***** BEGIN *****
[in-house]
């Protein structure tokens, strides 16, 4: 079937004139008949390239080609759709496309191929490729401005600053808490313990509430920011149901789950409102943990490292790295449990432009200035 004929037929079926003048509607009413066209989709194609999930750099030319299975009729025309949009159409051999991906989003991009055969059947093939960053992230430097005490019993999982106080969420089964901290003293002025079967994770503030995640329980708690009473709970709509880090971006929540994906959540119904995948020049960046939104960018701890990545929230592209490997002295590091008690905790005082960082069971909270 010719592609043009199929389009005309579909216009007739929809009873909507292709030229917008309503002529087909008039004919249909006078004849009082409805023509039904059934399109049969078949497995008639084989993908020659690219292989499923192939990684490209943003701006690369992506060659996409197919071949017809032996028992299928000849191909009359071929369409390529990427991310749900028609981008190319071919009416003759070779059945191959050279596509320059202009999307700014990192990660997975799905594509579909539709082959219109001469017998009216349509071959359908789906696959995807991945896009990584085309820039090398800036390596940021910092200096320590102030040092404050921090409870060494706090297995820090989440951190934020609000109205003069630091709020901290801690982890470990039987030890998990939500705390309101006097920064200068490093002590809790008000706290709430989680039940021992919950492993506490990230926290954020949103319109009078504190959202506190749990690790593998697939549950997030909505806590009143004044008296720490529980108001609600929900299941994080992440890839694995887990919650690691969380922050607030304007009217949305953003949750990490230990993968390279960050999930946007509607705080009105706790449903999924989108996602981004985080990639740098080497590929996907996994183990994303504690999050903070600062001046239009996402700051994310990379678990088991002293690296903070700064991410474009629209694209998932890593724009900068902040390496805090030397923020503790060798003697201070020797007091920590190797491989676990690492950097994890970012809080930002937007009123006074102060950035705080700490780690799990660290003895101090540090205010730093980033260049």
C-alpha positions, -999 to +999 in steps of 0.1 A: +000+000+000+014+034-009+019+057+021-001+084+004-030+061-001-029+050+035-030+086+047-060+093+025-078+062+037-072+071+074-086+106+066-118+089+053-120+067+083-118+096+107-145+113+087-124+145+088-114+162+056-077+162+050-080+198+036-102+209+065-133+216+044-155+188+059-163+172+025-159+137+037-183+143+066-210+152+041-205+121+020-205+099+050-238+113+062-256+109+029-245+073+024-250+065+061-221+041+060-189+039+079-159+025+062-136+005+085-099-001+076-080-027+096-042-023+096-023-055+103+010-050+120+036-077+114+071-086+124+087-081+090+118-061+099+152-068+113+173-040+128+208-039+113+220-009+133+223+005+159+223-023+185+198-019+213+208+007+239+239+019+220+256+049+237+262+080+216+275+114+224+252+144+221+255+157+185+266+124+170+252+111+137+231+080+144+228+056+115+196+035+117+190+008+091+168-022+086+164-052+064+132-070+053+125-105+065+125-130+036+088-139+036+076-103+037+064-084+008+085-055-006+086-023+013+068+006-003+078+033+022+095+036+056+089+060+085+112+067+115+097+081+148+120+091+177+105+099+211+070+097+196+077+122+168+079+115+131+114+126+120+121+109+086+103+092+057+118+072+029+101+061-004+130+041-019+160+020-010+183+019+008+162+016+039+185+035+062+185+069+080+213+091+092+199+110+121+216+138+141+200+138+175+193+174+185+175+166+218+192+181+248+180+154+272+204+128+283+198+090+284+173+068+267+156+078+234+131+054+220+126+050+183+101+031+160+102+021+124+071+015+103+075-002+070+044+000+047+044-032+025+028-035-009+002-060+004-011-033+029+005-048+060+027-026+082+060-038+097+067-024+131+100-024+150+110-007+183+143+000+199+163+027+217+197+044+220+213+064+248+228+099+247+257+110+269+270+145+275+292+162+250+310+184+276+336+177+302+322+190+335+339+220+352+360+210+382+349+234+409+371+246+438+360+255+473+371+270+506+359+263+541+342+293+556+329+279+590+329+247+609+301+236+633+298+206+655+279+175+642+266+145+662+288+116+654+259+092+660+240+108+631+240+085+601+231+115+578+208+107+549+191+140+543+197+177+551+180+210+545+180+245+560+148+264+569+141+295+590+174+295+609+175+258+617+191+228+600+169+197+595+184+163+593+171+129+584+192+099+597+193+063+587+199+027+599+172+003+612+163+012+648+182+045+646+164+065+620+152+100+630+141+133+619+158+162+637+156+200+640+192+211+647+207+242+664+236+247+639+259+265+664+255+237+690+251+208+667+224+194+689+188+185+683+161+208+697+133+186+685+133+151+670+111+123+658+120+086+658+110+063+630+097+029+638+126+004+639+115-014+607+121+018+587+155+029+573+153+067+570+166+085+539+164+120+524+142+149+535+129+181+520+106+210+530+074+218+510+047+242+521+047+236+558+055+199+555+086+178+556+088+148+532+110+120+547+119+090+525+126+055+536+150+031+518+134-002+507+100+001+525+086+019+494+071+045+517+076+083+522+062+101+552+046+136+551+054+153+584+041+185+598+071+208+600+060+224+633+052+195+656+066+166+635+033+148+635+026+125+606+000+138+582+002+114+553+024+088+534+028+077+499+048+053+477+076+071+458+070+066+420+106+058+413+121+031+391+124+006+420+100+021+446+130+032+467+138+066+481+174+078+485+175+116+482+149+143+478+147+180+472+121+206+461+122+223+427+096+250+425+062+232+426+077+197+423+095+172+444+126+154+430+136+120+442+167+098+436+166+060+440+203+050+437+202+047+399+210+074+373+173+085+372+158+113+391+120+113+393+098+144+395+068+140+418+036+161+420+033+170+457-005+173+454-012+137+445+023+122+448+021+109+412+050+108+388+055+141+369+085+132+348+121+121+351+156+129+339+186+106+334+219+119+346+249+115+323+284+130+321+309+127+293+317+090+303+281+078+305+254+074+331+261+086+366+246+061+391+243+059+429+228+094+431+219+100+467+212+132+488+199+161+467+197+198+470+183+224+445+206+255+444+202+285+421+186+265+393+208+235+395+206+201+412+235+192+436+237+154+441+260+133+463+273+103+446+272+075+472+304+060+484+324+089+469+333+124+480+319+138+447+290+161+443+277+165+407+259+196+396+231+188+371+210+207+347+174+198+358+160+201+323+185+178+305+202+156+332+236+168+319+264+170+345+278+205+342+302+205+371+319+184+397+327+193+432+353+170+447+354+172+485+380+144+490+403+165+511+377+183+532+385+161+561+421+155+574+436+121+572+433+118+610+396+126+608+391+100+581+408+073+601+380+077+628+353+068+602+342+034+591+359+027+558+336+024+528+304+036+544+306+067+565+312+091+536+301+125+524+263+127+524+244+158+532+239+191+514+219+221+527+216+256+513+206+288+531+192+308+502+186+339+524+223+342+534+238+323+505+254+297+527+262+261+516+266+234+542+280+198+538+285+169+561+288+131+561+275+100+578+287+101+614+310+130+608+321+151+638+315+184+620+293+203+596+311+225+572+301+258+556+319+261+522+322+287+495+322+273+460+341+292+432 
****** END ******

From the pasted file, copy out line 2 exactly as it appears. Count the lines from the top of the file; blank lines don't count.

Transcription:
């Protein structure tokens, strides 16, 4: 079937004139008949390239080609759709496309191929490729401005600053808490313990509430920011149901789950409102943990490292790295449990432009200035 004929037929079926003048509607009413066209989709194609999930750099030319299975009729025309949009159409051999991906989003991009055969059947093939960053992230430097005490019993999982106080969420089964901290003293002025079967994770503030995640329980708690009473709970709509880090971006929540994906959540119904995948020049960046939104960018701890990545929230592209490997002295590091008690905790005082960082069971909270 010719592609043009199929389009005309579909216009007739929809009873909507292709030229917008309503002529087909008039004919249909006078004849009082409805023509039904059934399109049969078949497995008639084989993908020659690219292989499923192939990684490209943003701006690369992506060659996409197919071949017809032996028992299928000849191909009359071929369409390529990427991310749900028609981008190319071919009416003759070779059945191959050279596509320059202009999307700014990192990660997975799905594509579909539709082959219109001469017998009216349509071959359908789906696959995807991945896009990584085309820039090398800036390596940021910092200096320590102030040092404050921090409870060494706090297995820090989440951190934020609000109205003069630091709020901290801690982890470990039987030890998990939500705390309101006097920064200068490093002590809790008000706290709430989680039940021992919950492993506490990230926290954020949103319109009078504190959202506190749990690790593998697939549950997030909505806590009143004044008296720490529980108001609600929900299941994080992440890839694995887990919650690691969380922050607030304007009217949305953003949750990490230990993968390279960050999930946007509607705080009105706790449903999924989108996602981004985080990639740098080497590929996907996994183990994303504690999050903070600062001046239009996402700051994310990379678990088991002293690296903070700064991410474009629209694209998932890593724009900068902040390496805090030397923020503790060798003697201070020797007091920590190797491989676990690492950097994890970012809080930002937007009123006074102060950035705080700490780690799990660290003895101090540090205010730093980033260049």